The Null Device

DRM laws aimed at locking out indie artists

The turd in a can again: An article which argues that the recording industry's proposed (and likely to be passed) laws which criminalise bypassing copy-denial system for any reason are intended not so much to stop piracy but to lock out independent artists, giving the major recording labels a technologically-enforced monopoly on music distribution, backed by the full force of U.S. law:
Biden's new bill would make it a federal felony to try and trick certain types of devices into playing your music or running your computer program. Breaking this law--even if it's to share music by your own garage band--could land you in prison for up to five years. And that's not counting the civil penalties of up to $25,000 per offense. "Say I've got an MP3 collection and I buy a new nifty player from Microsoft that only plays watermarked content, and I forge the watermark to allow my legal MP3 collection to play," says Jessica Litman, who teaches intellectual property law at Wayne State University. "It is certainly the case that if I pass that around, I could be trafficking (in violation of the law)."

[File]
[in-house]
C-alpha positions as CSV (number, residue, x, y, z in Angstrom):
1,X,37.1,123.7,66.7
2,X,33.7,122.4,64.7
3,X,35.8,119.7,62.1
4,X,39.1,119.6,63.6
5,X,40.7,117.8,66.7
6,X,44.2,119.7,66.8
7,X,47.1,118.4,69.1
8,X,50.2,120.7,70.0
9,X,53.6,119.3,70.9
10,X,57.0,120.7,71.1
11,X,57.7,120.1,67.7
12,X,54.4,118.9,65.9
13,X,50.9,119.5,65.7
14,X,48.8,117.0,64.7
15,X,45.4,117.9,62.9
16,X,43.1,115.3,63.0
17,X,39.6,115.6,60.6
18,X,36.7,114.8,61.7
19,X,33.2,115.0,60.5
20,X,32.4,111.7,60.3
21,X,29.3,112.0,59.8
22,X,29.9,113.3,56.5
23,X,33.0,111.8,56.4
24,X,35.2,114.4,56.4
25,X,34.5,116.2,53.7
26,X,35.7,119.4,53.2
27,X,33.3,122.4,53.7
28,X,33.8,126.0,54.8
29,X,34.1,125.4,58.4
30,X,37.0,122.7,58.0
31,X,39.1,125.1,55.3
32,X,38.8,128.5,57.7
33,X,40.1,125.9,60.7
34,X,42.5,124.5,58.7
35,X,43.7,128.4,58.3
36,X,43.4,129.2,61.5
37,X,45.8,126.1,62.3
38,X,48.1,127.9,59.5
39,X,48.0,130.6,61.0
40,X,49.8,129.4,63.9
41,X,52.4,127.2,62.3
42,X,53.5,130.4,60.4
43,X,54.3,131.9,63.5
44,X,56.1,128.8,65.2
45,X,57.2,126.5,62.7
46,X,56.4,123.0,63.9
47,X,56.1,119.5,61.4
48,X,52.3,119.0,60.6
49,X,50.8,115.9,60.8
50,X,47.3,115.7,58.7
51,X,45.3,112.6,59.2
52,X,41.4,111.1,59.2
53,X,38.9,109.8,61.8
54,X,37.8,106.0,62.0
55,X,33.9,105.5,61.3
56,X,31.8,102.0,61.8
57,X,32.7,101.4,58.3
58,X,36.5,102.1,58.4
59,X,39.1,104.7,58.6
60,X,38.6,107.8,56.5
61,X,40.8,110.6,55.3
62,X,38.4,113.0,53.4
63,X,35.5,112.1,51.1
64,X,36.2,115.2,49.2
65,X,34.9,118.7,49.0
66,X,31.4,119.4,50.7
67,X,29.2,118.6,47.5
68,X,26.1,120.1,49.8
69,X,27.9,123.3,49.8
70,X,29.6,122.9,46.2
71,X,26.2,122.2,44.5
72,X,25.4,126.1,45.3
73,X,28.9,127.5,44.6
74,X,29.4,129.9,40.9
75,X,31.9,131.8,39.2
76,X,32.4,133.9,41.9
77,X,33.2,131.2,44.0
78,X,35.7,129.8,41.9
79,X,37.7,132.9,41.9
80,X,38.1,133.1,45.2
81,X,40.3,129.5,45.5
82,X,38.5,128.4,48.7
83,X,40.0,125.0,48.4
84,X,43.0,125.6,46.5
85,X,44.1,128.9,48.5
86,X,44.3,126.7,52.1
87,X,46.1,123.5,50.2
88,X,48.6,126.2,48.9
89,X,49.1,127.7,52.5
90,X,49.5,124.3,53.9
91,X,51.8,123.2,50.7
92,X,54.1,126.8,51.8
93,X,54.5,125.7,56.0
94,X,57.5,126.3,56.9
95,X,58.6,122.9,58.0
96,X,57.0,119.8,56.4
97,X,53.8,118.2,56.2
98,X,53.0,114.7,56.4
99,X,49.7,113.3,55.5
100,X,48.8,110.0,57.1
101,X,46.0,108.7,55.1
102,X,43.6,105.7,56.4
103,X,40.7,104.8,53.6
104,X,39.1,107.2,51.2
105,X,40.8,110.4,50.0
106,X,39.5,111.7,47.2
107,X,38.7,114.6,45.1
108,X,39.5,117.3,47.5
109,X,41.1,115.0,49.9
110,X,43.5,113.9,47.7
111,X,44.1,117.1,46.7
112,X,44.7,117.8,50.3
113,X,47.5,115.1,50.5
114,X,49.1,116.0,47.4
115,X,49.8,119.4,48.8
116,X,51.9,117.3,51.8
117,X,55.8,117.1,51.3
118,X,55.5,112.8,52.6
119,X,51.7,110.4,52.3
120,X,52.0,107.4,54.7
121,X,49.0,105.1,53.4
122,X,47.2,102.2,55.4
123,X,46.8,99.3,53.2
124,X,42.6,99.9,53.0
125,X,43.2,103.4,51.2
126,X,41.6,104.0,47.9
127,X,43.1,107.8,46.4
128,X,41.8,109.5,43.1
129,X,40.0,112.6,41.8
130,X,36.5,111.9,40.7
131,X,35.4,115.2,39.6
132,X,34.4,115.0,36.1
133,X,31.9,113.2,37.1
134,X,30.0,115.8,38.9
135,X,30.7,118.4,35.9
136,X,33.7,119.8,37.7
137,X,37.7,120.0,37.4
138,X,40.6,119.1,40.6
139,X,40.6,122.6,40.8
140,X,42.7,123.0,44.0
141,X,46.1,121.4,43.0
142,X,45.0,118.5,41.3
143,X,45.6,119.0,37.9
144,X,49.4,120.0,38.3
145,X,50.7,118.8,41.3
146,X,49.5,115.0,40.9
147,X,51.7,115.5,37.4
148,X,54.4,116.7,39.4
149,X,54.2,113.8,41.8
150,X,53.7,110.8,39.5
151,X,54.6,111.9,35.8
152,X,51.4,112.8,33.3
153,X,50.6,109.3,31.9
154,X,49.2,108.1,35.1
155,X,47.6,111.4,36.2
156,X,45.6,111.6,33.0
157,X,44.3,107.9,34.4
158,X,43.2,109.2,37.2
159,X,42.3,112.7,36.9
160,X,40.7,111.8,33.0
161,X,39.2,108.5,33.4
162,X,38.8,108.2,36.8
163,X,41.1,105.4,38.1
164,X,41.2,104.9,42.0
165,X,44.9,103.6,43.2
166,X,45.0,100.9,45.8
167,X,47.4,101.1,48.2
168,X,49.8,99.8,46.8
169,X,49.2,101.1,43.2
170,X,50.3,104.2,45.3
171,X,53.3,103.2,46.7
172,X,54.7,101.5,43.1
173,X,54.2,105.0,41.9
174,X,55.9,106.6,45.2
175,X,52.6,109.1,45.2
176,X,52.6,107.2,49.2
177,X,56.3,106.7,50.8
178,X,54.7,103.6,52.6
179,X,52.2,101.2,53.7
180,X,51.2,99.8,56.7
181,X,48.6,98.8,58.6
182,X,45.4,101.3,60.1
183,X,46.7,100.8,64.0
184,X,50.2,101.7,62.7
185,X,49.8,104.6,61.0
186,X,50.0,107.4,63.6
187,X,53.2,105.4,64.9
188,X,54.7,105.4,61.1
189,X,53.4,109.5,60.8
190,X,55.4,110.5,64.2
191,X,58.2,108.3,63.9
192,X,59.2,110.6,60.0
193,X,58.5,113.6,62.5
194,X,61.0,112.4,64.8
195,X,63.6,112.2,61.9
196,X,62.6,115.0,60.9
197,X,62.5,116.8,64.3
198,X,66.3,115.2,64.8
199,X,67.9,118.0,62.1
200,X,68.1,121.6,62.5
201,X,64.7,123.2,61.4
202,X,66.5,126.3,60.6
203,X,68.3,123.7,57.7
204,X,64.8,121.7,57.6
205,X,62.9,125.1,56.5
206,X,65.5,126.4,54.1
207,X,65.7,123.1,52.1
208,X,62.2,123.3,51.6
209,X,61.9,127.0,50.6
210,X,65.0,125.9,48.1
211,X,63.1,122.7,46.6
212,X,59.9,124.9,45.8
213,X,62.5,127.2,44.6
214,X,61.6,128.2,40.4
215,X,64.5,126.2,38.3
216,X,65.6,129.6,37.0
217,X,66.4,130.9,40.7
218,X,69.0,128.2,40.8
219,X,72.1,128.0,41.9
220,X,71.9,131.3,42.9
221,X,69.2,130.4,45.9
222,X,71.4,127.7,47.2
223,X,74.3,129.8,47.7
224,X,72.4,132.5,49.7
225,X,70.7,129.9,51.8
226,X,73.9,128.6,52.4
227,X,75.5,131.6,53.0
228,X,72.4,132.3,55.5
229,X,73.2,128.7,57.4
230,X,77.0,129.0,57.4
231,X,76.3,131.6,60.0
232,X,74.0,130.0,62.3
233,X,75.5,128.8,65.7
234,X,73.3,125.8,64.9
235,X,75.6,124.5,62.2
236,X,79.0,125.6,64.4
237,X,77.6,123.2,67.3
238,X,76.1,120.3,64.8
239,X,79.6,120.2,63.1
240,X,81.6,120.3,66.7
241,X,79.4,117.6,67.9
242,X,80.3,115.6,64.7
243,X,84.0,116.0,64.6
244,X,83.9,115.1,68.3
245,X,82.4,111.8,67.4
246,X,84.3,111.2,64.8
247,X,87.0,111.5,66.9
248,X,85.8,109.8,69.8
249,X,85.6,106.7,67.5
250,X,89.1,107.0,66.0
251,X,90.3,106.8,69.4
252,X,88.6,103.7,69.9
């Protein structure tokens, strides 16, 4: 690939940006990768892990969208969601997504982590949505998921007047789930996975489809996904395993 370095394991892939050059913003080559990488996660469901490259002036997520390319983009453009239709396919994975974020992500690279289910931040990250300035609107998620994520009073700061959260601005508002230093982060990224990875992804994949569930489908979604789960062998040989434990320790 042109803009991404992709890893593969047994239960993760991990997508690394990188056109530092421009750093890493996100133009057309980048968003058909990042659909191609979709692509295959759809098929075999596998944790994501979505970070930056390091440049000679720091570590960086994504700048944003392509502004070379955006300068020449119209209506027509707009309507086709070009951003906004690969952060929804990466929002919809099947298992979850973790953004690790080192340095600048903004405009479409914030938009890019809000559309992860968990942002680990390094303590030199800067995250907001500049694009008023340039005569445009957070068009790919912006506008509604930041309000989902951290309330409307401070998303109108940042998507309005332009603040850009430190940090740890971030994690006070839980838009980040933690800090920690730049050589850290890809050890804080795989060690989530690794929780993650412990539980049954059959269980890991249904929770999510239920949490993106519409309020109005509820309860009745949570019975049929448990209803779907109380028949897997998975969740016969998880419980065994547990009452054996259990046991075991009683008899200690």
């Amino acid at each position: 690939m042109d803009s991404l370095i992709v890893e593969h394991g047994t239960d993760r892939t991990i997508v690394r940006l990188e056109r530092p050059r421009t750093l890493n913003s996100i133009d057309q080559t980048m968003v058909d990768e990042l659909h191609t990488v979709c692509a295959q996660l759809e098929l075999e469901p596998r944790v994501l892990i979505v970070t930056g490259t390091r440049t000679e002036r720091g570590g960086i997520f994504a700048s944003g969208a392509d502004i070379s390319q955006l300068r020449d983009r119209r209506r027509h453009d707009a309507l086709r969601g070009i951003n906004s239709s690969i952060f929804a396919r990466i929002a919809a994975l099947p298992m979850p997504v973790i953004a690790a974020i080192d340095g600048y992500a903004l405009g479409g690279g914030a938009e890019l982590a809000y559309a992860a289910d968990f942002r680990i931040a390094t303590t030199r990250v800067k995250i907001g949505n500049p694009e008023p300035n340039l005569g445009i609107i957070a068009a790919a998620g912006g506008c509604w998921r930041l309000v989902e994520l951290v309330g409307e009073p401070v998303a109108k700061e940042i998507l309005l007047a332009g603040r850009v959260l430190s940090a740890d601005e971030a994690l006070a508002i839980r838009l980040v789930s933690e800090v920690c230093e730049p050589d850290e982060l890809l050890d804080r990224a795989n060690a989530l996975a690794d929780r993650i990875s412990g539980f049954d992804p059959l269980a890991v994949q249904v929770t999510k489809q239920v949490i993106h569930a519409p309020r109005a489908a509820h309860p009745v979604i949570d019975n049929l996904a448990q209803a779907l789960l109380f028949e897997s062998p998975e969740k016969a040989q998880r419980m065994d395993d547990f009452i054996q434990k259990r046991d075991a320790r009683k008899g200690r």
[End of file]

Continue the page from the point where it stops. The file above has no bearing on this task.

Of course, this thesis assumes that the recording industry are the sort of amoral, greedy scumbags who would do something like that. (via Techdirt)

There are no comments yet on "DRM laws aimed at locking out indie artists"

Want to say something? Do so here.

Post pseudonymously

Display name:
URL:(optional)
To prove that you are not a bot, please enter the text in the image into the field below it.

Your Comment:

Please keep comments on topic and to the point. Inappropriate comments may be deleted.

Note that markup is stripped from comments; URLs will be automatically converted into links.